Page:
self-assembly

How to Characterize Gold Nanoparticles’ Surface?

Guest post by Elena Colangelo

Our Topical Review on the characterization of gold nanoparticles (GNPs) has just been published in the Bionconjugate Chemistry Special Issue “Interfacing Inorganic Nanoparticles with Biology”.

The literature is abounding in works on GNPs for applications in biology, catalysis and sensing, among others. GNPs’ appeal resides in their optical properties, together with the well-developed methods of synthesis available and the possibility of functionalizing their surface with small molecules of interest, which can readily self-assemble on the GNPs’ surface forming a monolayer.

However, allegedly the structure and organization of self-assembled monolayers (SAMs) at the GNPs’ surface are in fact aspects too often neglected [though surely not on this blog; RL]. Such elucidation is challenging experimentally, but it is crucial not only to ensure reproducibility, but also to design nanosystems with defined (bio)physicochemical and structural properties, which could then be envisioned to assemble in more complex systems from a “bottom-up” approach.

Our Topical Review gives an overview of the current knowledge and methods available to characterize the GNPs’ surface with different molecular details.

capture

Cartoon illustrating the different levels of GNPs’ surface characterization discussed in the Topical Review.

First, the experimental methods commonly used to provide the basic characterization of functionalized GNPs, such as identification and quantification of the ligands within the monolayer, are detailed with the aid of some examples.

Second, the experimental methods providing information on the monolayer thickness and compactness are reviewed.

Third, considering that the SAM’s thickness and compactness do not only depend on the amount of ligands within the monolayer, but also on their conformation, the experimental methods that can provide such insights are recapitulated. However, we also stressed on the limitations intrinsic to these methods and on the challenges associated to the determination of the structure of SAMs on GNPs.

Fourth, we summarized some of the approaches used to give insights into the organization of different ligands within a SAM. Indeed, mixed SAMs on GNPs are useful since they can impart to the nanoparticles different functionalities and offer a way to tune their stability.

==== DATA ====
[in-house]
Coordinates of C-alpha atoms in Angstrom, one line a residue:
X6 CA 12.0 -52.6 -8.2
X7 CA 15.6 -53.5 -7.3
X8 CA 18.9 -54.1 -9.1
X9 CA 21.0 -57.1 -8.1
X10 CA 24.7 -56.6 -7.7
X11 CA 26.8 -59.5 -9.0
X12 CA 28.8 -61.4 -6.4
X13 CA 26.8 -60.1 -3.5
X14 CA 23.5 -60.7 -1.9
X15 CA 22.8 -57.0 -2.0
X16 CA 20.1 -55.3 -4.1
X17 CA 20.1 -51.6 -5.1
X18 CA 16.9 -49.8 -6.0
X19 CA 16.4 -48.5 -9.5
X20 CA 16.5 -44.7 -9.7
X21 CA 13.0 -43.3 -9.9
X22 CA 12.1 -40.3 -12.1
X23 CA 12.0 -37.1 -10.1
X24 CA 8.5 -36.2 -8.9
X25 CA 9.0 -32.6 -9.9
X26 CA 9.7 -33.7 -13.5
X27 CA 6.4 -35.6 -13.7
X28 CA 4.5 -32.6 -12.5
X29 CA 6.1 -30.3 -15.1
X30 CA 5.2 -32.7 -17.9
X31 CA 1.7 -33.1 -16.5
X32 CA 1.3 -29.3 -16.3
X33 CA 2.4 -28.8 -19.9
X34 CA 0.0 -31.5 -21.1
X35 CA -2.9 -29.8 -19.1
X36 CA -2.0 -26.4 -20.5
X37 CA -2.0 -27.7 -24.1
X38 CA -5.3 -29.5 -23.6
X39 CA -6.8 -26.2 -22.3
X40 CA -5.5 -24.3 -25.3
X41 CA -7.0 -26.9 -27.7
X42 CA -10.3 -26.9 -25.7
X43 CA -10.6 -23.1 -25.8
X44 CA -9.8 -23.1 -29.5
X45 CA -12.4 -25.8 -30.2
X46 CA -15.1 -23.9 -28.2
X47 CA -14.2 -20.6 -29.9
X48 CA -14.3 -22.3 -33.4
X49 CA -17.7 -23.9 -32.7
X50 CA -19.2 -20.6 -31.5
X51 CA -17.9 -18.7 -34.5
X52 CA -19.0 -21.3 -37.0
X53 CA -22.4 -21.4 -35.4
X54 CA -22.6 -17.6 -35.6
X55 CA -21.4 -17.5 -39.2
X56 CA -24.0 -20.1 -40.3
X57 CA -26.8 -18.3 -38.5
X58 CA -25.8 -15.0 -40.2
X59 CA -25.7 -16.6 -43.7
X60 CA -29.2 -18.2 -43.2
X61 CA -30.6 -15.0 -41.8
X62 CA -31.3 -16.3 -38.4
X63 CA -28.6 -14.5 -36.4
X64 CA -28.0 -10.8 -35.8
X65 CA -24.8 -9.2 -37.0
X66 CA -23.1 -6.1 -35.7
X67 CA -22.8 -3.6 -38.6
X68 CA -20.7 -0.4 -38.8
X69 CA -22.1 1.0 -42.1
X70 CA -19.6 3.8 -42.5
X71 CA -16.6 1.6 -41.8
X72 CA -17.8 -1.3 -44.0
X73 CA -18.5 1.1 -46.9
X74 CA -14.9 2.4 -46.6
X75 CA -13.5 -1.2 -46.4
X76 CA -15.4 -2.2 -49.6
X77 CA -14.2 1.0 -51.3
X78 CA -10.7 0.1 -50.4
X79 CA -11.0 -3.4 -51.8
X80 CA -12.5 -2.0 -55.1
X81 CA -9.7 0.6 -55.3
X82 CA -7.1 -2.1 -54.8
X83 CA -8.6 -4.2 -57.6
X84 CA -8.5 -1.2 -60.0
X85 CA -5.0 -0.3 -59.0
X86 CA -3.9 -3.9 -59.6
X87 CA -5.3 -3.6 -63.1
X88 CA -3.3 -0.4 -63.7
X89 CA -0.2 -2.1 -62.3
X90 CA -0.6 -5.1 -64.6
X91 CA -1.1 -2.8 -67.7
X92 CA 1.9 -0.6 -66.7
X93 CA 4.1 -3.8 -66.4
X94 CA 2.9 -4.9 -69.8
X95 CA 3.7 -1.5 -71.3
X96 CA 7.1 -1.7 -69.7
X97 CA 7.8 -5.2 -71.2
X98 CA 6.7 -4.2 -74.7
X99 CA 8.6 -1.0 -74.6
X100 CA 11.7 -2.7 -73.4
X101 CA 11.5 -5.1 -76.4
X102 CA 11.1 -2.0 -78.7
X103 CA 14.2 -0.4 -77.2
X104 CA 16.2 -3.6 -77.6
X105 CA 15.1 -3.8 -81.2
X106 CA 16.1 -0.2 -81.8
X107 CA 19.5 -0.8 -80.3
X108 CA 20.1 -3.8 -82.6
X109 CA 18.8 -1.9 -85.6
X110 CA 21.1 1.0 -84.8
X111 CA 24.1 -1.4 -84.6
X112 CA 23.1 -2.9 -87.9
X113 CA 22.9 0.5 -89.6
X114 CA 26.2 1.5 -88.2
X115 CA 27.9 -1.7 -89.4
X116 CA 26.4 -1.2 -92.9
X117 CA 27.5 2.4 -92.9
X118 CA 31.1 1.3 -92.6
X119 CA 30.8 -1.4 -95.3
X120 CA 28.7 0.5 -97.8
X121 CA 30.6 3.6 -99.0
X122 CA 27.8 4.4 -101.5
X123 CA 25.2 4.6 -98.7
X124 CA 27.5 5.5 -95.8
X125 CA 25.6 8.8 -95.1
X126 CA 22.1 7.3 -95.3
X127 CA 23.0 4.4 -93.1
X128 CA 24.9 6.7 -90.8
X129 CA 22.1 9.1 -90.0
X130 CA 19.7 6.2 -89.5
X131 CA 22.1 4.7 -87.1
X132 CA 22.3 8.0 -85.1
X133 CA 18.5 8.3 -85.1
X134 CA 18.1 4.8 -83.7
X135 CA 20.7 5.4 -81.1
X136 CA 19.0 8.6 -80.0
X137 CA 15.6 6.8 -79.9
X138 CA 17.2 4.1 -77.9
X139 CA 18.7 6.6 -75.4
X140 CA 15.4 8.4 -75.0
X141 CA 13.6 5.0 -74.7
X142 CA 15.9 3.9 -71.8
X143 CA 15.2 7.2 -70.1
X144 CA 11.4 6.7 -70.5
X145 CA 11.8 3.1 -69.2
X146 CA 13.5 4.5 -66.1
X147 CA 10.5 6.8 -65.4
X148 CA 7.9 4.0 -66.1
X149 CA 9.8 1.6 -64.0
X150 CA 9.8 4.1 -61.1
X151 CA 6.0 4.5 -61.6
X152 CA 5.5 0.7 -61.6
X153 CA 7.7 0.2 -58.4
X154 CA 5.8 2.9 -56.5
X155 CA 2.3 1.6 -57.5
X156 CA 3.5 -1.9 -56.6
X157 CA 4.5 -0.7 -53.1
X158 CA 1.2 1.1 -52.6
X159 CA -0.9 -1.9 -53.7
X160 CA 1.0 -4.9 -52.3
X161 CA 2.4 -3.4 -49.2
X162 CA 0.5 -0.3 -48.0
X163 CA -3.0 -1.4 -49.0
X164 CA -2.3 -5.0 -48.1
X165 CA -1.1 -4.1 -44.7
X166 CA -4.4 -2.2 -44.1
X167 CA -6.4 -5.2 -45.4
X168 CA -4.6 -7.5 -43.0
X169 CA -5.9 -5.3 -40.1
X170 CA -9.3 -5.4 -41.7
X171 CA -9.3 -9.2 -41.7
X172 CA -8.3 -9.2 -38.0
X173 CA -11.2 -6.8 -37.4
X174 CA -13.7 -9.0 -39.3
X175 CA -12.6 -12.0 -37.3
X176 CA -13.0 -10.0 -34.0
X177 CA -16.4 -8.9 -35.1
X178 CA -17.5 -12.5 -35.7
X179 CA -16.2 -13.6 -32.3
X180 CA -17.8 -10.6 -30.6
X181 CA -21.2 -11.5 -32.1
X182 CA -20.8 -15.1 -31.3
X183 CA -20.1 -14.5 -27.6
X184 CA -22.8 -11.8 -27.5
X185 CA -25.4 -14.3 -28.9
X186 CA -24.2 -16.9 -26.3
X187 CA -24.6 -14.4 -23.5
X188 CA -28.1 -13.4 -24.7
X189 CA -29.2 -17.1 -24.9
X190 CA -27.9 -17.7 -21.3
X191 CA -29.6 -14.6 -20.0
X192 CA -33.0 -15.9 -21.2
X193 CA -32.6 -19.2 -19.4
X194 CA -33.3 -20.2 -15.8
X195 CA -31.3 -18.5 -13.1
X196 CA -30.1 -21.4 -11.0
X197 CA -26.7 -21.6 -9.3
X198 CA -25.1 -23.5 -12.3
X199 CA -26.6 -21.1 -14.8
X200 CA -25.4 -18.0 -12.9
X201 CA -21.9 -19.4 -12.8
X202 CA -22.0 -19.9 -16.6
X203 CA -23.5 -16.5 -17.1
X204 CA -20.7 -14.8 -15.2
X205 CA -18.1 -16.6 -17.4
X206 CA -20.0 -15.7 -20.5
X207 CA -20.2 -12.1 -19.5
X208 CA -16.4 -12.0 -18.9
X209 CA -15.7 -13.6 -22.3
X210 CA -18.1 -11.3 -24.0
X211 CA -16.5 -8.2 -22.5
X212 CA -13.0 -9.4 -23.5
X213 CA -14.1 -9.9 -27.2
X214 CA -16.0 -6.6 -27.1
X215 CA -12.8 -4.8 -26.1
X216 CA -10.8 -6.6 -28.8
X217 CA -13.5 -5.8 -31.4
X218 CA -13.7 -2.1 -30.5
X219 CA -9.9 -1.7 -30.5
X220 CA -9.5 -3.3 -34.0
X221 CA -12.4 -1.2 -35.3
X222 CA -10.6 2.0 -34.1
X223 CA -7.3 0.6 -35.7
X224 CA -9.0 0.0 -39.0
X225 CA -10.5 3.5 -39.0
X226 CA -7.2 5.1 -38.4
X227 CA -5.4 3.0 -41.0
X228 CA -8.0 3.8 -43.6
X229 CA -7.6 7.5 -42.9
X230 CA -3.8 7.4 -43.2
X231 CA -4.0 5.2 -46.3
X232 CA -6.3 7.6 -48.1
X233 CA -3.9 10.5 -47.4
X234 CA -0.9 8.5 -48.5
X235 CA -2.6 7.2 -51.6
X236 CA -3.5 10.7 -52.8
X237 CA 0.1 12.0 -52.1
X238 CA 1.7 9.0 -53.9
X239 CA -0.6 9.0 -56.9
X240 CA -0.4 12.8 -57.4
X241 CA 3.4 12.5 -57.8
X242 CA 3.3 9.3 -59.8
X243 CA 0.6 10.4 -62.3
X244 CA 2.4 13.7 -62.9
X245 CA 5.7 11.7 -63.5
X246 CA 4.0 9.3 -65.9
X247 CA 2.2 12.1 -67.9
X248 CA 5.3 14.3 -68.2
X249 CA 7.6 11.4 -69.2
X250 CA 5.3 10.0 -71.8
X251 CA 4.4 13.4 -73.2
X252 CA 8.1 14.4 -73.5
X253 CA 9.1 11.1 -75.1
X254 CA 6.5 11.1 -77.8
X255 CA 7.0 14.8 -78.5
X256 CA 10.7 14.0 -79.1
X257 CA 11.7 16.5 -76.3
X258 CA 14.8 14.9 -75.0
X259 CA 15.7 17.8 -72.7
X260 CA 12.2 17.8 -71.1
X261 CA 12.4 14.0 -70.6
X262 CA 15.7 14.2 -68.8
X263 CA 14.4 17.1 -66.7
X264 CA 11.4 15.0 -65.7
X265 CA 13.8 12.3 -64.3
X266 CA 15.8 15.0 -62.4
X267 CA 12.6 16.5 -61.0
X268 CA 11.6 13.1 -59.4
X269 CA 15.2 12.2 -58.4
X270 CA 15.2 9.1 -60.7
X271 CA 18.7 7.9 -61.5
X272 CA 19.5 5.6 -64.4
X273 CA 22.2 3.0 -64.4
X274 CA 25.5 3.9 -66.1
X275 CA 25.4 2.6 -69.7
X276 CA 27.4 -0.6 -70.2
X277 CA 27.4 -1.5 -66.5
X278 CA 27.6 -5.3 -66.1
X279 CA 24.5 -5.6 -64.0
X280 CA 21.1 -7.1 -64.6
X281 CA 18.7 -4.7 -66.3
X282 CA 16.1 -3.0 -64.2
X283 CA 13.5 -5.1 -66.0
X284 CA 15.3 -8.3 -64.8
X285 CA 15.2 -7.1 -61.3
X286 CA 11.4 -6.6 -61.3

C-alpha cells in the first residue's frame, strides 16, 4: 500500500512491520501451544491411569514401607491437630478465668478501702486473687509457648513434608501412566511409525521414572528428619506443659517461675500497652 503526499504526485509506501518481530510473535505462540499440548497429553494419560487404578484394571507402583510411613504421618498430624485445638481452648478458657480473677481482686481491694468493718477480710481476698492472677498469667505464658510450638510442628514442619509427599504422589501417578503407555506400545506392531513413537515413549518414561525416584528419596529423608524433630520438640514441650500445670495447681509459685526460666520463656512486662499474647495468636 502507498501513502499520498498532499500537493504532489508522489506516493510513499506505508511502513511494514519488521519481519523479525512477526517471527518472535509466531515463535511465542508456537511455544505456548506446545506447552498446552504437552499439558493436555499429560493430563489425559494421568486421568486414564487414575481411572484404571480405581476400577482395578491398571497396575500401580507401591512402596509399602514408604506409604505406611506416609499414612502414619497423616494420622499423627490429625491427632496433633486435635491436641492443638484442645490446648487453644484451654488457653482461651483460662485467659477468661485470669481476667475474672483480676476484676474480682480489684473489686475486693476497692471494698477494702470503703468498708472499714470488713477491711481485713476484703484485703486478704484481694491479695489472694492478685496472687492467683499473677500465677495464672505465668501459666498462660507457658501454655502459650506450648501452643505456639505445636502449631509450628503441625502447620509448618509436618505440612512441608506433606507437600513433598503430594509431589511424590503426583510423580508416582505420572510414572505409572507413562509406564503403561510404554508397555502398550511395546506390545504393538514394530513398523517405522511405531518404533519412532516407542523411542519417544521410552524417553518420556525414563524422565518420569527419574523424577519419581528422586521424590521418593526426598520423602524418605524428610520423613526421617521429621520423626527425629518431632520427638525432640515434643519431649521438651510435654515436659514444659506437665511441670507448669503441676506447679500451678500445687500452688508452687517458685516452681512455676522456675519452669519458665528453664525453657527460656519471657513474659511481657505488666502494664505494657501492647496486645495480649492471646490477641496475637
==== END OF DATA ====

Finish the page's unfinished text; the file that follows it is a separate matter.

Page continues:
Fifth, highlighting again the limited insights into the SAM’s structure and organization that can be gathered with experimental techniques, we detailed some examples where a combination of experimental and computational approaches was able to provide a compelling description of the system and to assess molecular details that could not have been revealed experimentally.

Overall, this Topical Review gives emphasis on the importance of GNPs’ surface characterization and on fact that even though a number of experimental techniques are available, they are intrinsically limited and they cannot provide a fully detailed picture. Hence, it is advantageous to combine experimental and theoretical approaches to design nanoparticles with desired (bio)physicochemical properties [such as, e.g., our paper under review, currently available as a preprint; RL].

Protein Cages as Theranostic Agent Carriers, Sierin Lim

Please contact me if you would like to meet the speaker

 

Wednesday 6th February, School of Biological Sciences, SR6, 1 pm

Sierin Lim

Division of Bioengineering, School of Chemical and Biomedical Engineering
Nanyang Technological University, 70 Nanyang Drive, Block N1.3, Singapore 637457, SLim@ntu.edu.sg

 

Abstract — Protein cages can be engineered to tailor its function as carriers for therapeutic and diagnostic agents. They are formed by self-assembly of multiple subunits forming hollow spherical cage structures of nanometer size. Due to their proteinaceous nature, the protein cages allow facile modifications on its internal and external surfaces, as well as the subunit interfaces. Modifications on the internal and the external surfaces allow conjugation of small molecule drugs or contrast agent and targeting ligands, respectively. The subunit interaction is of special interest in engineering controlled release property onto the protein cage. Two protein cages, E2 protein and ferritin, are described.

 

Biodata

Sierin Lim obtained both her B.S. and Ph.D. degrees from University of California, Los Angeles (UCLA) in Chemical Engineering and Biomedical Engineering, respectively. She joined Nanyang Technological University (NTU) as Assistant Professor at the end of July 2007 after a 2.5-year postdoctoral research at University of California, Irvine (UCI). She was the Singapore recipient of the 2012 Asia Pacific Research Networking Fellowship from the International Federation for Medical and Biological Engineering.

Dr. Lim’s research focuses on the design, engineering, and development of hybrid nano/microscale devices from biological parts by utilizing protein engineering as a tool. In particular, she is interested in self-assembling protein-derived nanocapsules and photosynthetic biological materials. The project scopes range from understanding the self-assembly mechanism of the nanocapsules and engineering theranostic carriers to the improvement of electron transfer efficiency in a photosynthetic electrochemical cell.